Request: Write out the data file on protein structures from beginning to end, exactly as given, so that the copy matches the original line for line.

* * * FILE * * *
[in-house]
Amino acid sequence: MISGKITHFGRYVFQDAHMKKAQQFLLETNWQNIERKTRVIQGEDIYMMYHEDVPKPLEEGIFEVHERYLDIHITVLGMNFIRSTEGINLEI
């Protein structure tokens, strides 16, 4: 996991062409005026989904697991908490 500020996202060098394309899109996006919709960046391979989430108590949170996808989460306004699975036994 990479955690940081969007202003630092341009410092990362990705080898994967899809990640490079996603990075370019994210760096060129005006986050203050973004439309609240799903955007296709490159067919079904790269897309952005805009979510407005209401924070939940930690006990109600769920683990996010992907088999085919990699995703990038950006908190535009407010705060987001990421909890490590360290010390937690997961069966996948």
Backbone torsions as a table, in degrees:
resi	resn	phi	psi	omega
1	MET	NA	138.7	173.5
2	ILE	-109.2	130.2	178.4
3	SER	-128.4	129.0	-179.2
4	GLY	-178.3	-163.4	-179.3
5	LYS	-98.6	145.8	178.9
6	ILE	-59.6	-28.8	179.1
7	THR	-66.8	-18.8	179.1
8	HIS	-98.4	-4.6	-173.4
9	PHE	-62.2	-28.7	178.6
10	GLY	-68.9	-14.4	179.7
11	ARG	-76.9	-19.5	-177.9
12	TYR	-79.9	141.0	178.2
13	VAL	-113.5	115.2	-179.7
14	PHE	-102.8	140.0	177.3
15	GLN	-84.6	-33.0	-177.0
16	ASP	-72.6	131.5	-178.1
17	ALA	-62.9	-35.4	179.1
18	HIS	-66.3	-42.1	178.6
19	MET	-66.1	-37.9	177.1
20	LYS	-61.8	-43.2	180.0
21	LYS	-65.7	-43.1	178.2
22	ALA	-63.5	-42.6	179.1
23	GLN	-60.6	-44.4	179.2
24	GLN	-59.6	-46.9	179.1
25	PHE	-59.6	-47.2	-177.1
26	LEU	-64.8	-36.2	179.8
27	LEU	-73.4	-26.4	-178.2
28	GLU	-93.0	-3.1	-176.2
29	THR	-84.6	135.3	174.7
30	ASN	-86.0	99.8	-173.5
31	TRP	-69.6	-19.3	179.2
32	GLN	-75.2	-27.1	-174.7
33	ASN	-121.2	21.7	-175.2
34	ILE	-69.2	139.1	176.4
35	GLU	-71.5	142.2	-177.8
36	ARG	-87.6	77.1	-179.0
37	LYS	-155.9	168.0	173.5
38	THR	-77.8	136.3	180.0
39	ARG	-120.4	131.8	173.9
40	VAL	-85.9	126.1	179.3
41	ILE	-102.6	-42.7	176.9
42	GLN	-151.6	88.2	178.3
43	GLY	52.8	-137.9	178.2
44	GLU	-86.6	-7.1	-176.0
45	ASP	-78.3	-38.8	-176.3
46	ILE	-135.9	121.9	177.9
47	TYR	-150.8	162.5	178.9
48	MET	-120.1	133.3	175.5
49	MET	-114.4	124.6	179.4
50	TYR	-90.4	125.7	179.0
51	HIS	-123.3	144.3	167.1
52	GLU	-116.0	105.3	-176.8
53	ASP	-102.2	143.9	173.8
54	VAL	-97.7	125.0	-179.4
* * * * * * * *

[in-house]
Amino acid sequence: MISGKITHFGRYVFQDAHMKKAQQFLLETNWQNIERKTRVIQGEDIYMMYHEDVPKPLEEGIFEVHERYLDIHITVLGMNFIRSTEGINLEI
């Protein structure tokens, strides 16, 4: 996991062409005026989904697991908490 500020996202060098394309899109996006919709960046391979989430108590949170996808989460306004699975036994 990479955690940081969007202003630092341009410092990362990705080898994967899809990640490079996603990075370019994210760096060129005006986050203050973004439309609240799903955007296709490159067919079904790269897309952005805009979510407005209401924070939940930690006990109600769920683990996010992907088999085919990699995703990038950006908190535009407010705060987001990421909890490590360290010390937690997961069966996948």
Backbone torsions as a table, in degrees:
resi	resn	phi	psi	omega
1	MET	NA	138.7	173.5
2	ILE	-109.2	130.2	178.4
3	SER	-128.4	129.0	-179.2
4	GLY	-178.3	-163.4	-179.3
5	LYS	-98.6	145.8	178.9
6	ILE	-59.6	-28.8	179.1
7	THR	-66.8	-18.8	179.1
8	HIS	-98.4	-4.6	-173.4
9	PHE	-62.2	-28.7	178.6
10	GLY	-68.9	-14.4	179.7
11	ARG	-76.9	-19.5	-177.9
12	TYR	-79.9	141.0	178.2
13	VAL	-113.5	115.2	-179.7
14	PHE	-102.8	140.0	177.3
15	GLN	-84.6	-33.0	-177.0
16	ASP	-72.6	131.5	-178.1
17	ALA	-62.9	-35.4	179.1
18	HIS	-66.3	-42.1	178.6
19	MET	-66.1	-37.9	177.1
20	LYS	-61.8	-43.2	180.0
21	LYS	-65.7	-43.1	178.2
22	ALA	-63.5	-42.6	179.1
23	GLN	-60.6	-44.4	179.2
24	GLN	-59.6	-46.9	179.1
25	PHE	-59.6	-47.2	-177.1
26	LEU	-64.8	-36.2	179.8
27	LEU	-73.4	-26.4	-178.2
28	GLU	-93.0	-3.1	-176.2
29	THR	-84.6	135.3	174.7
30	ASN	-86.0	99.8	-173.5
31	TRP	-69.6	-19.3	179.2
32	GLN	-75.2	-27.1	-174.7
33	ASN	-121.2	21.7	-175.2
34	ILE	-69.2	139.1	176.4
35	GLU	-71.5	142.2	-177.8
36	ARG	-87.6	77.1	-179.0
37	LYS	-155.9	168.0	173.5
38	THR	-77.8	136.3	180.0
39	ARG	-120.4	131.8	173.9
40	VAL	-85.9	126.1	179.3
41	ILE	-102.6	-42.7	176.9
42	GLN	-151.6	88.2	178.3
43	GLY	52.8	-137.9	178.2
44	GLU	-86.6	-7.1	-176.0
45	ASP	-78.3	-38.8	-176.3
46	ILE	-135.9	121.9	177.9
47	TYR	-150.8	162.5	178.9
48	MET	-120.1	133.3	175.5
49	MET	-114.4	124.6	179.4
50	TYR	-90.4	125.7	179.0
51	HIS	-123.3	144.3	167.1
52	GLU	-116.0	105.3	-176.8
53	ASP	-102.2	143.9	173.8
54	VAL	-97.7	125.0	-179.4